Syngene, a manufacturer of image analysis solutions, announced a Syngene gel documentation system is being used at the Massachusetts Institute of Technology (MIT) in the USA to image gels quickly and safely.
Researchers in the Department of Biological Engineering at MIT are regularly using a Syngene gel documentation system to accurately visualise, quantify and record images of DNA on 1D agarose gels fluorescently stained with SYBR Safe from Invitrogen.
Dr Natalie Kuldell, an Instructor in the Department of Biological Engineering, commented: “We wanted to be able to visualise gels stained with SYBR Safe because it is less hazardous than Ethidium bromide, as well as record the results. To do this we needed imaging equipment which was more advanced than the Polaroid camera we were using so in 2008 we installed a Syngene gel doc system.”
Dr Kuldell continued: “We now use the Syngene imager regularly to teach our students how to visualise and quantify DNA. They love it because they can set up and produce an image of their gels very quickly. Students can also conveniently upload their images to the web, which means we can compare results from year to year. I would recommend a Syngene gel doc system for use by students as it is robust and easy to use.”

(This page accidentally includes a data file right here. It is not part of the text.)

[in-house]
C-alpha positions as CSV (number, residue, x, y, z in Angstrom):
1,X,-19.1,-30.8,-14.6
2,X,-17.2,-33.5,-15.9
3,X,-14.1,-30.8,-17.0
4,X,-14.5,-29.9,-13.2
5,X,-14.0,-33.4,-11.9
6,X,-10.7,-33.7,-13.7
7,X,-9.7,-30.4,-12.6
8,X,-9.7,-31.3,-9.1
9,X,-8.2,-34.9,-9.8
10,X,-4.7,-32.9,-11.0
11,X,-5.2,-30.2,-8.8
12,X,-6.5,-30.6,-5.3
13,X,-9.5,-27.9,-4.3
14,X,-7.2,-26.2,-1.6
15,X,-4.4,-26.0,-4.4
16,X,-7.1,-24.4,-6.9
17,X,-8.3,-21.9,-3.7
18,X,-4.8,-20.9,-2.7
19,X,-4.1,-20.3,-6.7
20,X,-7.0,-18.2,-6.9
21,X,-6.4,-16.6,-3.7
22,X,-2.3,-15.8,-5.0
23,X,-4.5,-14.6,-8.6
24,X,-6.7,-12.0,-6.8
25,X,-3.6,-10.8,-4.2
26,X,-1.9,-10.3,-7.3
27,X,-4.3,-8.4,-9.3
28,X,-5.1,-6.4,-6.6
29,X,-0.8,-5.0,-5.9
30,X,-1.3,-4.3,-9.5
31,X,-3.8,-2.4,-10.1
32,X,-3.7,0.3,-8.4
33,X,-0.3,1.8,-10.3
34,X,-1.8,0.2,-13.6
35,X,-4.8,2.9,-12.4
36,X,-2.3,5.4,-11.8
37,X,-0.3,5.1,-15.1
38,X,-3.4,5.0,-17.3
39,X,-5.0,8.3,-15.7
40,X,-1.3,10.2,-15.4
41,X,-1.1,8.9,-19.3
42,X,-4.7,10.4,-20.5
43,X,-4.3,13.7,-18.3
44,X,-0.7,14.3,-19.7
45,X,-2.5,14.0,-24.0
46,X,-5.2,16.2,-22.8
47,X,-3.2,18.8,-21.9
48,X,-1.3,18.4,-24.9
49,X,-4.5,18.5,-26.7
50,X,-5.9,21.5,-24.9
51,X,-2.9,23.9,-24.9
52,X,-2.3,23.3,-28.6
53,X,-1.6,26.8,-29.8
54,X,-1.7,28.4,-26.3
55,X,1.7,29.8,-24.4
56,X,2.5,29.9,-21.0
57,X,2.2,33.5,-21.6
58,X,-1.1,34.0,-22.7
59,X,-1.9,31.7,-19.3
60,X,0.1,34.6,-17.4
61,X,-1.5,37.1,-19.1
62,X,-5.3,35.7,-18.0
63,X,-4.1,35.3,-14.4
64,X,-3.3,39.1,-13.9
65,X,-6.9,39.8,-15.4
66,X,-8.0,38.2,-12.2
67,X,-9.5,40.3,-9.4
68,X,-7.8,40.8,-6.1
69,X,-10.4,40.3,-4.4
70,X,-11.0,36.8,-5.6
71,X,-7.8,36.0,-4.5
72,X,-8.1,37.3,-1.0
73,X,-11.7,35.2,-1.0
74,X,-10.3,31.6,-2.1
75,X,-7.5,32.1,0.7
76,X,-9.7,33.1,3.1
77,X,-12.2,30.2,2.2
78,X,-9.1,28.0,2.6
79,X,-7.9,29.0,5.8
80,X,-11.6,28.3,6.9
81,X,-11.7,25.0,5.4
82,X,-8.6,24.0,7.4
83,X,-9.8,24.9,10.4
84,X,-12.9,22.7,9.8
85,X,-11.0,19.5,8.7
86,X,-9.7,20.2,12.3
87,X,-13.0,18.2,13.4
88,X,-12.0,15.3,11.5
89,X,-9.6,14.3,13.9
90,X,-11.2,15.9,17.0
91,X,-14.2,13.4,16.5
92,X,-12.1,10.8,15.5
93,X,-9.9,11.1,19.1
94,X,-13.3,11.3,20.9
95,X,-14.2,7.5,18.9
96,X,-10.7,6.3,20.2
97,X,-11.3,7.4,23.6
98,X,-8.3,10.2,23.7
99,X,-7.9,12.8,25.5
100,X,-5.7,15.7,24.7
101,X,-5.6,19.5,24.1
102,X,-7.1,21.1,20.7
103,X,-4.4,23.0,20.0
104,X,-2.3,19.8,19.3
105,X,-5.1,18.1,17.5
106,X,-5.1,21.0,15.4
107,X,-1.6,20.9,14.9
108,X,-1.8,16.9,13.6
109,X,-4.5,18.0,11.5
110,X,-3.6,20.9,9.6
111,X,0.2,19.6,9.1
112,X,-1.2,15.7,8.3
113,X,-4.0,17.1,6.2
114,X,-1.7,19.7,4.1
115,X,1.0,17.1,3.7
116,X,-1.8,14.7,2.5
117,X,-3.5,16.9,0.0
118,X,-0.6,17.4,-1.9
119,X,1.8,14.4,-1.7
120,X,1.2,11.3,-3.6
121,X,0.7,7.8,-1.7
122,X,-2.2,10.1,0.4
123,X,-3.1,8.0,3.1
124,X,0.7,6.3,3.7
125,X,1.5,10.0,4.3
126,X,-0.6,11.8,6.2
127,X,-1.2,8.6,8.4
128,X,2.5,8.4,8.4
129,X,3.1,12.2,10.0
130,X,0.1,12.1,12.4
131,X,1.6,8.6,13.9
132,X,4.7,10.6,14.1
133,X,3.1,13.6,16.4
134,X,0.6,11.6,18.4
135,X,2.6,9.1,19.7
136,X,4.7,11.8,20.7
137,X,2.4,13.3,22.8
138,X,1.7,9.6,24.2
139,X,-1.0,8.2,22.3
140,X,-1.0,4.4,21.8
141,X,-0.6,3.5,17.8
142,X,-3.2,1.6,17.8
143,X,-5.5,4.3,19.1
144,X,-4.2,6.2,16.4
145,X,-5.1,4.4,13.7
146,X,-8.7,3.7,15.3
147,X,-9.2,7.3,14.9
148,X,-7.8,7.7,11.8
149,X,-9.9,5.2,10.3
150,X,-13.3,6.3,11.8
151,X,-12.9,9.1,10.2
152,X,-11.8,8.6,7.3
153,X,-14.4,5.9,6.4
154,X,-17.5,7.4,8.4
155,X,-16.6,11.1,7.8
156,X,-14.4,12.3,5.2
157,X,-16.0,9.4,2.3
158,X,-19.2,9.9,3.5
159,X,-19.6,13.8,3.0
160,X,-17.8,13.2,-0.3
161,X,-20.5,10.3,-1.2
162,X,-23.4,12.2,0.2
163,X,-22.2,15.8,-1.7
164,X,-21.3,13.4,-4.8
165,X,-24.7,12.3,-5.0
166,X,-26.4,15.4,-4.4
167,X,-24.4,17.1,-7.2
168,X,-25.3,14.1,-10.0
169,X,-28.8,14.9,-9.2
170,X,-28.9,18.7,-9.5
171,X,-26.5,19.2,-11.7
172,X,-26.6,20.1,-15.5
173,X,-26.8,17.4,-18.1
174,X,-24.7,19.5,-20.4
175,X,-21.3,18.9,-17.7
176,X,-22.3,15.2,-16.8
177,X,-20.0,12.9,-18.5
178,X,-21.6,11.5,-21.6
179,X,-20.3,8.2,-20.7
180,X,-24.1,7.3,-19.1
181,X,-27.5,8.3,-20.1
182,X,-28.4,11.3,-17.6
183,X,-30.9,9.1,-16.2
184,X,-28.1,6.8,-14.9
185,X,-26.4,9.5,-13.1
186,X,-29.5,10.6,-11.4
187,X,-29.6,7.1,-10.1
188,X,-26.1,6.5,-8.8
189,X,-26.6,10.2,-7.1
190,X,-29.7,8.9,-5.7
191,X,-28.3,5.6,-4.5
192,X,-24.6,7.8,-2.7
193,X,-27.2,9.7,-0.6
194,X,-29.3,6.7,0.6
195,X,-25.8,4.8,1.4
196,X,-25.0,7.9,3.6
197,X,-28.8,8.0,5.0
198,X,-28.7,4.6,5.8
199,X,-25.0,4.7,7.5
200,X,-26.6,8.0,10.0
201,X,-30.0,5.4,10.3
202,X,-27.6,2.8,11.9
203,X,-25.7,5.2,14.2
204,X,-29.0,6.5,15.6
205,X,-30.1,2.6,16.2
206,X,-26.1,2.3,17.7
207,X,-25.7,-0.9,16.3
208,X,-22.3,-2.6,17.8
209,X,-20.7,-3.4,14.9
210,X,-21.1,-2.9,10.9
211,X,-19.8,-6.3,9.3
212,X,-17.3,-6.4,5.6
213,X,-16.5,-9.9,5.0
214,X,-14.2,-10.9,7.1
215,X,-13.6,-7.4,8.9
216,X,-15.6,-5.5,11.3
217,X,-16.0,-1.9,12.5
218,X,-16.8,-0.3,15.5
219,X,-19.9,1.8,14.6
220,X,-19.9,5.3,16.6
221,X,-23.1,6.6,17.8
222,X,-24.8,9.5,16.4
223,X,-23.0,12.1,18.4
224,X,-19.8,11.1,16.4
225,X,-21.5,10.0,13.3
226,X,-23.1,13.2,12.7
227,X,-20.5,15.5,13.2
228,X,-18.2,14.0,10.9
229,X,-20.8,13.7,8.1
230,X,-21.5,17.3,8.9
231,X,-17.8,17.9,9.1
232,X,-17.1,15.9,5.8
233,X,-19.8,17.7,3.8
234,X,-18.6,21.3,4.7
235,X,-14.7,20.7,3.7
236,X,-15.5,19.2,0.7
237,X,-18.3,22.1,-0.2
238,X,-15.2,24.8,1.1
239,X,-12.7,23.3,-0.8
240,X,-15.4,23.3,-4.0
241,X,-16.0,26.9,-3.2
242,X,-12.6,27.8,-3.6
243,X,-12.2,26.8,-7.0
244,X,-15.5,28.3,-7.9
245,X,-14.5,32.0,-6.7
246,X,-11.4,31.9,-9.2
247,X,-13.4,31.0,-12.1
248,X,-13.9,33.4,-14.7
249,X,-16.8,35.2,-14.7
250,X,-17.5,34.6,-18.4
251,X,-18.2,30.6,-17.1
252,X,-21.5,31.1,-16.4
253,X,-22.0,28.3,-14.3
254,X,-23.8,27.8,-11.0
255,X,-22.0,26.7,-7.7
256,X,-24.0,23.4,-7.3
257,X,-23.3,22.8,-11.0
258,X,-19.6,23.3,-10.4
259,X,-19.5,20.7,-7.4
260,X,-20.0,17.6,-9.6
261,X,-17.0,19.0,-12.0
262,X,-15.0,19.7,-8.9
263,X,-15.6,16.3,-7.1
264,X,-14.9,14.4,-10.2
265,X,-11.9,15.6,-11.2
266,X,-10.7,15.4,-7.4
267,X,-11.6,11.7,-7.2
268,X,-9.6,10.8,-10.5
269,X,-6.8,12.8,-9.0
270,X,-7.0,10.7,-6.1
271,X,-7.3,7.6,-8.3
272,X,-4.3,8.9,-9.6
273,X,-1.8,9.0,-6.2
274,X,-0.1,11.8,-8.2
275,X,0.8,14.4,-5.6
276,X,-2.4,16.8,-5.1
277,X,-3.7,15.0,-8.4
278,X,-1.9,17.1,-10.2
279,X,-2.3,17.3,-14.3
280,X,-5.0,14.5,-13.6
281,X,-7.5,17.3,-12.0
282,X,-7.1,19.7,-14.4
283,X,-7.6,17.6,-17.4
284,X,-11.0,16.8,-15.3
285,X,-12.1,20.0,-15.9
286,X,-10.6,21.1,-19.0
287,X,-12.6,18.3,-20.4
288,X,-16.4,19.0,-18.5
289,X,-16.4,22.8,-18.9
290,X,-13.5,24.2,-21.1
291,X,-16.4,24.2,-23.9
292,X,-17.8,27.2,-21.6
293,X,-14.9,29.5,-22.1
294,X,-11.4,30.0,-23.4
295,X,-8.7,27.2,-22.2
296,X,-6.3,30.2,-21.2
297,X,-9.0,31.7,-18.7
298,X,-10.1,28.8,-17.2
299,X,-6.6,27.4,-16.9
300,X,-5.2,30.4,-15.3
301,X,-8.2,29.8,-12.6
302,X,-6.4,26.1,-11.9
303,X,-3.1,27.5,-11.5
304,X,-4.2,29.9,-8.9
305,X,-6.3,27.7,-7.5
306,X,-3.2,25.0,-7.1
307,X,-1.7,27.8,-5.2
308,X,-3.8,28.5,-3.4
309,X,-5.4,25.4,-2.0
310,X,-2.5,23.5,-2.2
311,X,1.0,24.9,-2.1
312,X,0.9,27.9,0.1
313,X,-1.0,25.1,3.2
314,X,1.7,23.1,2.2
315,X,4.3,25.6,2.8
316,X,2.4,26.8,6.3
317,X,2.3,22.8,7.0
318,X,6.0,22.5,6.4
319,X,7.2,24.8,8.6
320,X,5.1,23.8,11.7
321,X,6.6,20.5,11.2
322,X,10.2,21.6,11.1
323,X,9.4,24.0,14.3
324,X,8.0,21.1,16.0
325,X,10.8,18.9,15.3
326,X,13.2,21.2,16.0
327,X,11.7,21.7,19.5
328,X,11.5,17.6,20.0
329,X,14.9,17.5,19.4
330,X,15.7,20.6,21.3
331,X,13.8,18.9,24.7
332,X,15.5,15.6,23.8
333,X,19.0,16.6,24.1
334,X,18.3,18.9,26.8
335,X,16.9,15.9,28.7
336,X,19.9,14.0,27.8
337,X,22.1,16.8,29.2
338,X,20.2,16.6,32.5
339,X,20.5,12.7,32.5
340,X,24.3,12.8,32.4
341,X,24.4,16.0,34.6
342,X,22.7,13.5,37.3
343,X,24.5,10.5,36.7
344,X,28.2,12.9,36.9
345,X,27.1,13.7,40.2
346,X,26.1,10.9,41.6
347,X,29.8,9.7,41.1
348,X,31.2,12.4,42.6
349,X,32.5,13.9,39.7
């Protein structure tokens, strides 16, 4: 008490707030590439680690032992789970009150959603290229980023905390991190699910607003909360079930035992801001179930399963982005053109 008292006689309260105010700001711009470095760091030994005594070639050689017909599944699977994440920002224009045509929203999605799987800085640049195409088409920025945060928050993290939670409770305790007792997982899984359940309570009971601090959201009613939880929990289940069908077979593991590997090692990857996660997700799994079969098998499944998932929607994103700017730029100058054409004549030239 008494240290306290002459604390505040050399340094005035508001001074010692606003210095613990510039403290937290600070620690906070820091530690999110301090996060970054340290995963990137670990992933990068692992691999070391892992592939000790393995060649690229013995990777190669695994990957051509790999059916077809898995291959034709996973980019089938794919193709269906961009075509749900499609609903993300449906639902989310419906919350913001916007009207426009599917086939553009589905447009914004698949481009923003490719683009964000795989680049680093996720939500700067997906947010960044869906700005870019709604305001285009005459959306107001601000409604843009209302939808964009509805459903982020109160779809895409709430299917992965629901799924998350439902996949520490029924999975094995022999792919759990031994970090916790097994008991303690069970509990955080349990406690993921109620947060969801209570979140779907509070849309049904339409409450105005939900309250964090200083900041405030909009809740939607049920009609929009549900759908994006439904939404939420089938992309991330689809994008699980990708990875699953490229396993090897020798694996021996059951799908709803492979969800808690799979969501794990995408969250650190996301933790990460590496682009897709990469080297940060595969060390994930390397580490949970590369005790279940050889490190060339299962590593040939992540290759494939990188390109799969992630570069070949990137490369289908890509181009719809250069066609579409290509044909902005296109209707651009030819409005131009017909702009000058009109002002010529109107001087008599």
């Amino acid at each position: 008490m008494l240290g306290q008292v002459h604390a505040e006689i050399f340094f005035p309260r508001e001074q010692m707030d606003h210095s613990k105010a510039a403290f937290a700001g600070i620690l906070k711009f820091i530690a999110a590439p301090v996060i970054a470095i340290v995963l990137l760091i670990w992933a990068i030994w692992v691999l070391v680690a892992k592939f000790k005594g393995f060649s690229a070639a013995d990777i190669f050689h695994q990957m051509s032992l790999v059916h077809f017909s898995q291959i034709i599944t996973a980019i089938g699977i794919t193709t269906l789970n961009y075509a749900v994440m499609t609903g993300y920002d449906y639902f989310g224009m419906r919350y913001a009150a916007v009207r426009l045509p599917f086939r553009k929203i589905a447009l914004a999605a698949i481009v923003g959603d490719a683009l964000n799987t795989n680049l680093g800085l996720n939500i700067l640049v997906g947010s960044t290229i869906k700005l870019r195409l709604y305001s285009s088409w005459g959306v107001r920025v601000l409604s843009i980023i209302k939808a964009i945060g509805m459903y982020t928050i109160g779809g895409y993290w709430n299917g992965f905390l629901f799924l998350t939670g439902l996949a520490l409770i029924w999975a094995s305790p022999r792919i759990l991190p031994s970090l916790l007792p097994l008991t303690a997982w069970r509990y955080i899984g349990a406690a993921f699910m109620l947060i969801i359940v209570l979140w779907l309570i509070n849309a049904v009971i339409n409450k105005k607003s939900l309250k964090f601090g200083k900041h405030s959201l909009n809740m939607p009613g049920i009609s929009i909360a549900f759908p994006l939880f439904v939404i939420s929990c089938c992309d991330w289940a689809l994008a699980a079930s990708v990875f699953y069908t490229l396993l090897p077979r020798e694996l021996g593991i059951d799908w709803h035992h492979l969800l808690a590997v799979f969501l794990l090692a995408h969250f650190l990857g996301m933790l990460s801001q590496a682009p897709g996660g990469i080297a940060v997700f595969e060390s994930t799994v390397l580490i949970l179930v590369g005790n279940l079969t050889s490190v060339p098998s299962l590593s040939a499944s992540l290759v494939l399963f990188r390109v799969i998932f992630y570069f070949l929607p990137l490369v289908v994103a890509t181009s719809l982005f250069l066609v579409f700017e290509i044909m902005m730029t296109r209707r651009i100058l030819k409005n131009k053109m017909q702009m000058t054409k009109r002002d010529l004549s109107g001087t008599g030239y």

Paula Maia, Syngene’s Product Specialist stated: “We are delighted to hear students at the MIT are utilising our gel documentation system to safely analyse their DNA. The findings of staff at the MIT that a Syngene system is simple to set up and can withstand a great deal of use, is an excellent testament to how well designed Syngene equipment is. Universities or academic institutes looking for a cost-effective and student-friendly gel documentation system should take a look at Syngene.”